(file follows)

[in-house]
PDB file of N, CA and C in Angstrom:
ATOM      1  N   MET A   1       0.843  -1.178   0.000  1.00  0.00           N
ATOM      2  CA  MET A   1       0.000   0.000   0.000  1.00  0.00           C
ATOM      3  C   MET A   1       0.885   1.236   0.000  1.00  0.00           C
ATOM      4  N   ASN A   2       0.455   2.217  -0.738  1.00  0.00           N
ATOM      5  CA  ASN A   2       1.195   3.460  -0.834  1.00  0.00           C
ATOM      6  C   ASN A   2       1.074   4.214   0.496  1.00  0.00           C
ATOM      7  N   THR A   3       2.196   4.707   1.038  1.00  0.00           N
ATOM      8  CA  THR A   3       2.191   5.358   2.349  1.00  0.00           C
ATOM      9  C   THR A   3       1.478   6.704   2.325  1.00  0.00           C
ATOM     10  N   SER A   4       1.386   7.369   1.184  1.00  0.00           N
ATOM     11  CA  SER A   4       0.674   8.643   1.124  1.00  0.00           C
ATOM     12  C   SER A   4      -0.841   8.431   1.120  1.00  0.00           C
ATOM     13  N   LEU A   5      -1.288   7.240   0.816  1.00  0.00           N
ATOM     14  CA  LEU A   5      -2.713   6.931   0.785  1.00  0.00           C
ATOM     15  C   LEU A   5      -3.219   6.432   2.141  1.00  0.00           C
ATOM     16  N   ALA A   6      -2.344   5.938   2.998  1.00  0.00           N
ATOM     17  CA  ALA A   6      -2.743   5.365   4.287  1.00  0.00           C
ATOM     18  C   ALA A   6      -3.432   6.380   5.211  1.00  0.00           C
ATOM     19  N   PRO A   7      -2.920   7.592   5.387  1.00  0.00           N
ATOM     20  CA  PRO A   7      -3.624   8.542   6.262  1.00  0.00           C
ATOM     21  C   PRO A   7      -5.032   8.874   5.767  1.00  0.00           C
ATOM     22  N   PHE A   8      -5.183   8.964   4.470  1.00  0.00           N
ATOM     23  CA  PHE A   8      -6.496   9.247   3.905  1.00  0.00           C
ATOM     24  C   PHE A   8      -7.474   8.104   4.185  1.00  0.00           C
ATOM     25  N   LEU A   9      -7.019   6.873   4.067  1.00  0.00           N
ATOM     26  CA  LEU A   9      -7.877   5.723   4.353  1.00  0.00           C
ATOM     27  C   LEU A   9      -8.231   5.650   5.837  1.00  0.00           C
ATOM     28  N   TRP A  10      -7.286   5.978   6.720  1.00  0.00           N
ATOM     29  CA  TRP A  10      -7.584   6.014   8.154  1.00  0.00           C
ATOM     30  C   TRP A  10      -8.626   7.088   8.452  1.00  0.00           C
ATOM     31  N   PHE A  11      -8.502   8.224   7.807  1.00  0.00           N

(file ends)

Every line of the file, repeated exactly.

[in-house]
PDB file of N, CA and C in Angstrom:
ATOM      1  N   MET A   1       0.843  -1.178   0.000  1.00  0.00           N
ATOM      2  CA  MET A   1       0.000   0.000   0.000  1.00  0.00           C
ATOM      3  C   MET A   1       0.885   1.236   0.000  1.00  0.00           C
ATOM      4  N   ASN A   2       0.455   2.217  -0.738  1.00  0.00           N
ATOM      5  CA  ASN A   2       1.195   3.460  -0.834  1.00  0.00           C
ATOM      6  C   ASN A   2       1.074   4.214   0.496  1.00  0.00           C
ATOM      7  N   THR A   3       2.196   4.707   1.038  1.00  0.00           N
ATOM      8  CA  THR A   3       2.191   5.358   2.349  1.00  0.00           C
ATOM      9  C   THR A   3       1.478   6.704   2.325  1.00  0.00           C
ATOM     10  N   SER A   4       1.386   7.369   1.184  1.00  0.00           N
ATOM     11  CA  SER A   4       0.674   8.643   1.124  1.00  0.00           C
ATOM     12  C   SER A   4      -0.841   8.431   1.120  1.00  0.00           C
ATOM     13  N   LEU A   5      -1.288   7.240   0.816  1.00  0.00           N
ATOM     14  CA  LEU A   5      -2.713   6.931   0.785  1.00  0.00           C
ATOM     15  C   LEU A   5      -3.219   6.432   2.141  1.00  0.00           C
ATOM     16  N   ALA A   6      -2.344   5.938   2.998  1.00  0.00           N
ATOM     17  CA  ALA A   6      -2.743   5.365   4.287  1.00  0.00           C
ATOM     18  C   ALA A   6      -3.432   6.380   5.211  1.00  0.00           C
ATOM     19  N   PRO A   7      -2.920   7.592   5.387  1.00  0.00           N
ATOM     20  CA  PRO A   7      -3.624   8.542   6.262  1.00  0.00           C
ATOM     21  C   PRO A   7      -5.032   8.874   5.767  1.00  0.00           C
ATOM     22  N   PHE A   8      -5.183   8.964   4.470  1.00  0.00           N
ATOM     23  CA  PHE A   8      -6.496   9.247   3.905  1.00  0.00           C
ATOM     24  C   PHE A   8      -7.474   8.104   4.185  1.00  0.00           C
ATOM     25  N   LEU A   9      -7.019   6.873   4.067  1.00  0.00           N
ATOM     26  CA  LEU A   9      -7.877   5.723   4.353  1.00  0.00           C
ATOM     27  C   LEU A   9      -8.231   5.650   5.837  1.00  0.00           C
ATOM     28  N   TRP A  10      -7.286   5.978   6.720  1.00  0.00           N
ATOM     29  CA  TRP A  10      -7.584   6.014   8.154  1.00  0.00           C
ATOM     30  C   TRP A  10      -8.626   7.088   8.452  1.00  0.00           C
ATOM     31  N   PHE A  11      -8.502   8.224   7.807  1.00  0.00           N